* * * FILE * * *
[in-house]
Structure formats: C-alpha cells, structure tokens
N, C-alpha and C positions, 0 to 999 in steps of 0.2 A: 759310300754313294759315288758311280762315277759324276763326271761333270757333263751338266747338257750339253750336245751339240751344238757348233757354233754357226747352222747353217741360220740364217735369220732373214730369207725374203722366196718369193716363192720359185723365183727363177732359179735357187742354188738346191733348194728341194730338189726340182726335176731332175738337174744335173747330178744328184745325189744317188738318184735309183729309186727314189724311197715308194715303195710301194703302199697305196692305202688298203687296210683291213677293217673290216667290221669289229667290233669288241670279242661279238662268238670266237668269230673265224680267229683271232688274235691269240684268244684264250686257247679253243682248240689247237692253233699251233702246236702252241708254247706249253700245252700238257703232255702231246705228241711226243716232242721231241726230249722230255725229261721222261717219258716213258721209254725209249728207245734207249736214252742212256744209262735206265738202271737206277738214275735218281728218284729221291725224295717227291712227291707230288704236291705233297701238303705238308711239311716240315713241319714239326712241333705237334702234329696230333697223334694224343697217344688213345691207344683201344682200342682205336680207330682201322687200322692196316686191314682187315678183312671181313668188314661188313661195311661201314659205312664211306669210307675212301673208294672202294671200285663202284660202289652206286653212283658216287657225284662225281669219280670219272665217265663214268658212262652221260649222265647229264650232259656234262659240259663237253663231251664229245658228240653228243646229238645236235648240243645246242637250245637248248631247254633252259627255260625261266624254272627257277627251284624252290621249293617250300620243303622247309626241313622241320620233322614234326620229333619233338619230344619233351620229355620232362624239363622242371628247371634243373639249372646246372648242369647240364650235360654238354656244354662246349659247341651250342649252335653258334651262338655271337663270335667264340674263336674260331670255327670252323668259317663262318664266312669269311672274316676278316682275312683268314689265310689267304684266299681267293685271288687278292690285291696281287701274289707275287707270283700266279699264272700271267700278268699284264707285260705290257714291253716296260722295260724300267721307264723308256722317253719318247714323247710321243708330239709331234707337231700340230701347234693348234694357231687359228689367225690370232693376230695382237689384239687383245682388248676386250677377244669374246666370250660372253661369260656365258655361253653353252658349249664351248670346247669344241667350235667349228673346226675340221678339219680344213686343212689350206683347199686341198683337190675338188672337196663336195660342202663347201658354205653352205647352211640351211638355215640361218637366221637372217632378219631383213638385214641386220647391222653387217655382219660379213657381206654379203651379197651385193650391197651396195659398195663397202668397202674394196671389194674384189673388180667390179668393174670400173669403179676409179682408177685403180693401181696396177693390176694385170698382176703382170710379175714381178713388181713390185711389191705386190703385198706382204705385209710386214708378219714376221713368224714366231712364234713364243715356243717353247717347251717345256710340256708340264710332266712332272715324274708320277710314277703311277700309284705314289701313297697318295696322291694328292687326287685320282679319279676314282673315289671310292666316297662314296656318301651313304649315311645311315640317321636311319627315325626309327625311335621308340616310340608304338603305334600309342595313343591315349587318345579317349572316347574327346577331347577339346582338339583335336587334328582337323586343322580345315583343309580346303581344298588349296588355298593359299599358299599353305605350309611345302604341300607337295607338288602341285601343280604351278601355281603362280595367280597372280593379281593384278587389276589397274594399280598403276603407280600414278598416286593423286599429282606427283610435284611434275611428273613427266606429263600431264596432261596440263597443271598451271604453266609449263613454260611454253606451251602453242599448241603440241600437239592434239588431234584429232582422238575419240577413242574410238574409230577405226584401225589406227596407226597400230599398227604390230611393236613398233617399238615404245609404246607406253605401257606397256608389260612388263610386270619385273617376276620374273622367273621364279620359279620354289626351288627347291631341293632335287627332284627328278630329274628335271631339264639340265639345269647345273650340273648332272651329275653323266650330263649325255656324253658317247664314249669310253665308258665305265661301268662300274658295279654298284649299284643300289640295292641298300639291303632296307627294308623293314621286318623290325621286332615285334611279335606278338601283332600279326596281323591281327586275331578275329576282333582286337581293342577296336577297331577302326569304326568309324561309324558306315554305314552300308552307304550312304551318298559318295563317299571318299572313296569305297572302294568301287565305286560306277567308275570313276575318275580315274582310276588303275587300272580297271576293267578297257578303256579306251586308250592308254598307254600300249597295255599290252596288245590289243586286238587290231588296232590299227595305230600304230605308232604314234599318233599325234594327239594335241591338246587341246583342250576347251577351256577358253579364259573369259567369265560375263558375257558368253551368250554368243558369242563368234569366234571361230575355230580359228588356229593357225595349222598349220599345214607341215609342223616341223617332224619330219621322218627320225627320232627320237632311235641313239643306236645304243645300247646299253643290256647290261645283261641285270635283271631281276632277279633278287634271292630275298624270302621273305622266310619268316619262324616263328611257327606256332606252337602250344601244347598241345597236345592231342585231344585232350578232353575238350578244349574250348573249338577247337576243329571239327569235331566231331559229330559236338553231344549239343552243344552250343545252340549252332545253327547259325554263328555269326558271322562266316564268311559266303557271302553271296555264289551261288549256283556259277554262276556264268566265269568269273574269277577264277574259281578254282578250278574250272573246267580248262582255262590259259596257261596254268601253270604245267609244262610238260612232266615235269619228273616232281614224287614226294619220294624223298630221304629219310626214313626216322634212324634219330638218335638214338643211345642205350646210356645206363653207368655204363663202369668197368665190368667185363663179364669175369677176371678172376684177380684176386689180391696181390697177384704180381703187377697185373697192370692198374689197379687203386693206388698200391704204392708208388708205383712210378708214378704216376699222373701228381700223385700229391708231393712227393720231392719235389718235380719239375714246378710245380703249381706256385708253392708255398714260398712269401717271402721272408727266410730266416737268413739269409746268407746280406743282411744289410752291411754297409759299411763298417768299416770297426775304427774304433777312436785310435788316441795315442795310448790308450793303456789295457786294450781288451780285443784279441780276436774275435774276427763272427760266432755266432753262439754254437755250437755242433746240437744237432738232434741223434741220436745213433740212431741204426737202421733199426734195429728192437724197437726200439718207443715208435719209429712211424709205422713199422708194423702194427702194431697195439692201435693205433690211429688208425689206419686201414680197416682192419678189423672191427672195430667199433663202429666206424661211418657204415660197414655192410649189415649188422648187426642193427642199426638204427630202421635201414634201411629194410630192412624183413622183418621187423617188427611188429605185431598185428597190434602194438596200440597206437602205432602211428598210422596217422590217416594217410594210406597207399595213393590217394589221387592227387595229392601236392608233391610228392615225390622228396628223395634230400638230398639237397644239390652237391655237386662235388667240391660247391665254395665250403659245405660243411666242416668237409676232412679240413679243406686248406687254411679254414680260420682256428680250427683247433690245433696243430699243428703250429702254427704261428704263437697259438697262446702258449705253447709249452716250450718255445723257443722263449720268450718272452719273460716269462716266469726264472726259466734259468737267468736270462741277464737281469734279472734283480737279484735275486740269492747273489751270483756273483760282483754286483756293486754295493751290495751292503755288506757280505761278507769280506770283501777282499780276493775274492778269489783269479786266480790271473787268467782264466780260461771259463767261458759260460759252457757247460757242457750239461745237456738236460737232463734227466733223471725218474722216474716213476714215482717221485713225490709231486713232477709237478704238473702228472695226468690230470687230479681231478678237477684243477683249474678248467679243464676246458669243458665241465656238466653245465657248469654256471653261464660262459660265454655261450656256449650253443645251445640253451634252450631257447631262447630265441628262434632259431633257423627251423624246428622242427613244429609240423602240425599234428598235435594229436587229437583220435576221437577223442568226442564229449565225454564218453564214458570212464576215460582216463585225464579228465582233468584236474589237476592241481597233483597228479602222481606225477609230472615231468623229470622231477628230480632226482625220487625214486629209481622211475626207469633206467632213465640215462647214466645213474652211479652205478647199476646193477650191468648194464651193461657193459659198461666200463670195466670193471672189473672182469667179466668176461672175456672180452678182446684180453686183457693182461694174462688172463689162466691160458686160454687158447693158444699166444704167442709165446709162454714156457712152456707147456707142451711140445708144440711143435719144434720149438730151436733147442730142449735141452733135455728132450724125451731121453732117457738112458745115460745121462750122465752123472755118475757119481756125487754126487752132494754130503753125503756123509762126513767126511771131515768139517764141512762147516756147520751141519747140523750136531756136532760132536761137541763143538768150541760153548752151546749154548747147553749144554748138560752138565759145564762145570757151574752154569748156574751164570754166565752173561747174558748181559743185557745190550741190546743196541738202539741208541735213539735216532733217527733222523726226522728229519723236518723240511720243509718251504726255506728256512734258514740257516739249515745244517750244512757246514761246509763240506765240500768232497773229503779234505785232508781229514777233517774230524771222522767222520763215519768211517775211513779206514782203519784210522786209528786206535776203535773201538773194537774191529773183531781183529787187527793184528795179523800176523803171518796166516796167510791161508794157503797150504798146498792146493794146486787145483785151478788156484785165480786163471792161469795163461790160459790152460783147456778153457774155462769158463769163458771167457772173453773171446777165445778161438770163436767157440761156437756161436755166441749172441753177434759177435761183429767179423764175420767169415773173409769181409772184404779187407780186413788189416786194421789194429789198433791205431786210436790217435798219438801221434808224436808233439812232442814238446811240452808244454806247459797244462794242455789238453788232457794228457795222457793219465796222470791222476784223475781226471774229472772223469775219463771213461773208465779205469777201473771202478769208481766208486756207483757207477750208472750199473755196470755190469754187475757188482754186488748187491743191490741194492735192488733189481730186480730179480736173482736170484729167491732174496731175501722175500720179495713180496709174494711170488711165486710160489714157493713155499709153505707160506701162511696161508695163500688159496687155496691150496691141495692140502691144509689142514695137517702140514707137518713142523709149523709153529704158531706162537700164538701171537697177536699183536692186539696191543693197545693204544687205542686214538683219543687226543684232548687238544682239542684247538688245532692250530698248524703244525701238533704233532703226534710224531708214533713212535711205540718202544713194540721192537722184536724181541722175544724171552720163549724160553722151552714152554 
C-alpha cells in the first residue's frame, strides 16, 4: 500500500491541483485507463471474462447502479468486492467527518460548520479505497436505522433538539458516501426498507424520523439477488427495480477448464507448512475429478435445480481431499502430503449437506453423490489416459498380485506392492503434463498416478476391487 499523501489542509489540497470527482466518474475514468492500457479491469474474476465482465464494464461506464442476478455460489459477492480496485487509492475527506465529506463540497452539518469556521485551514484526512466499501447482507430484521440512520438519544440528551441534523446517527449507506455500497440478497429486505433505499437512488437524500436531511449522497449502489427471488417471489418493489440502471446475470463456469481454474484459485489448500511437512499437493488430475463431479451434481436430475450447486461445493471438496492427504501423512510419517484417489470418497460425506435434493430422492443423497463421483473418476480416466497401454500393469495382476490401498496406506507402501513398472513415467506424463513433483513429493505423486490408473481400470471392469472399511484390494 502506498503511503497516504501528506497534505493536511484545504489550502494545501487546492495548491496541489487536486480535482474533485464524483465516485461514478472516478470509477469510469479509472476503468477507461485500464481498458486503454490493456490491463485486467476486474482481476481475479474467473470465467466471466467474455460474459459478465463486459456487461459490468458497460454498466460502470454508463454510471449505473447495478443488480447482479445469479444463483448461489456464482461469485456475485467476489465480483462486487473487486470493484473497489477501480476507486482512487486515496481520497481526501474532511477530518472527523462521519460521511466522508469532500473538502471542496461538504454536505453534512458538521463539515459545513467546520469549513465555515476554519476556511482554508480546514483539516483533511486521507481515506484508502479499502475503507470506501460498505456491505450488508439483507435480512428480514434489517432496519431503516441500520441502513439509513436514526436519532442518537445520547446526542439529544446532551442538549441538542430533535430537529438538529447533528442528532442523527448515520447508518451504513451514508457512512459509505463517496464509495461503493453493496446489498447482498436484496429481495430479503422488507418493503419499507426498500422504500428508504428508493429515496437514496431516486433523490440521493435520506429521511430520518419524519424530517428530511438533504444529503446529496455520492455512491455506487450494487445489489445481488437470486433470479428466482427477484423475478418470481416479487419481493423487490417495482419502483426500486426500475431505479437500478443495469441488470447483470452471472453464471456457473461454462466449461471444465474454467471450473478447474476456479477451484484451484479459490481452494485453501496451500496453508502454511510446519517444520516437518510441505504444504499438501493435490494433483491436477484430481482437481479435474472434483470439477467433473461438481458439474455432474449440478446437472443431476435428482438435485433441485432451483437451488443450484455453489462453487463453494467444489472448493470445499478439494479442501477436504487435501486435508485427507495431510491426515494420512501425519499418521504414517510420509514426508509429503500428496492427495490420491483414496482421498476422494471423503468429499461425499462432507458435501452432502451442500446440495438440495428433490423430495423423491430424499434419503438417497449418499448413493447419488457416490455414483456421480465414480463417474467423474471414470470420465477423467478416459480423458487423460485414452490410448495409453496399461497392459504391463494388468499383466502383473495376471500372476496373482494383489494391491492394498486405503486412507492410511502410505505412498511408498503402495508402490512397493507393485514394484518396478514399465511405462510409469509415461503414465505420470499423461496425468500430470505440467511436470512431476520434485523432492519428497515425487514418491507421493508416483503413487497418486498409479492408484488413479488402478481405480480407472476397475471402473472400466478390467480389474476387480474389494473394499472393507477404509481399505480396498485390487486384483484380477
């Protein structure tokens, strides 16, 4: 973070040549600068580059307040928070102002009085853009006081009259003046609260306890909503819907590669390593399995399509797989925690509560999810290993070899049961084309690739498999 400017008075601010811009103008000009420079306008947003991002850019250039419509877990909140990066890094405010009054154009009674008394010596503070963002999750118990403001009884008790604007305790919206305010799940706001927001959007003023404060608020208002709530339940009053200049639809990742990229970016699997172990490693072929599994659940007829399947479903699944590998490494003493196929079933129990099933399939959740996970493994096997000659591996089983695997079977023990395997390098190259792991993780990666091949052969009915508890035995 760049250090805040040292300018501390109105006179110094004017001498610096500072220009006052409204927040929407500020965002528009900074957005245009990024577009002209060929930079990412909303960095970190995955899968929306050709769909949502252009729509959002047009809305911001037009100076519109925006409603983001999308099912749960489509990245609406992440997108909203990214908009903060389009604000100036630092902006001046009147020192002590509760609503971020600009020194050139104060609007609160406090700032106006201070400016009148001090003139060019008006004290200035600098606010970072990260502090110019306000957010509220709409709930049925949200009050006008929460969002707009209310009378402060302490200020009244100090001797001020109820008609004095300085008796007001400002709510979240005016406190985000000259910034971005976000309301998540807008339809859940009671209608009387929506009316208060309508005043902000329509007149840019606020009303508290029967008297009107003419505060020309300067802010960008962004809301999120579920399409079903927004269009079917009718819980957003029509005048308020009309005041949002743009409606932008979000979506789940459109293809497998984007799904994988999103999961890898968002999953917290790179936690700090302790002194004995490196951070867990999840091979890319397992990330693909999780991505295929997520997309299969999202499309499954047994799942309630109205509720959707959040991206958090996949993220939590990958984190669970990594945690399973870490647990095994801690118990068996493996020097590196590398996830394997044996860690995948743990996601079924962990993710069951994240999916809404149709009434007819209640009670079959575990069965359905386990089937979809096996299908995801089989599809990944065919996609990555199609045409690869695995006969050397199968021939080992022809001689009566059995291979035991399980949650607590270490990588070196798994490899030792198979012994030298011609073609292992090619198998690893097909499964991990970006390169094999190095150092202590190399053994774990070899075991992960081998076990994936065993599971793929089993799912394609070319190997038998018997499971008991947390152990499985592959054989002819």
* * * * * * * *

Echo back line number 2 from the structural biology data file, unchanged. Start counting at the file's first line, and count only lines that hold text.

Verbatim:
Structure formats: C-alpha cells, structure tokens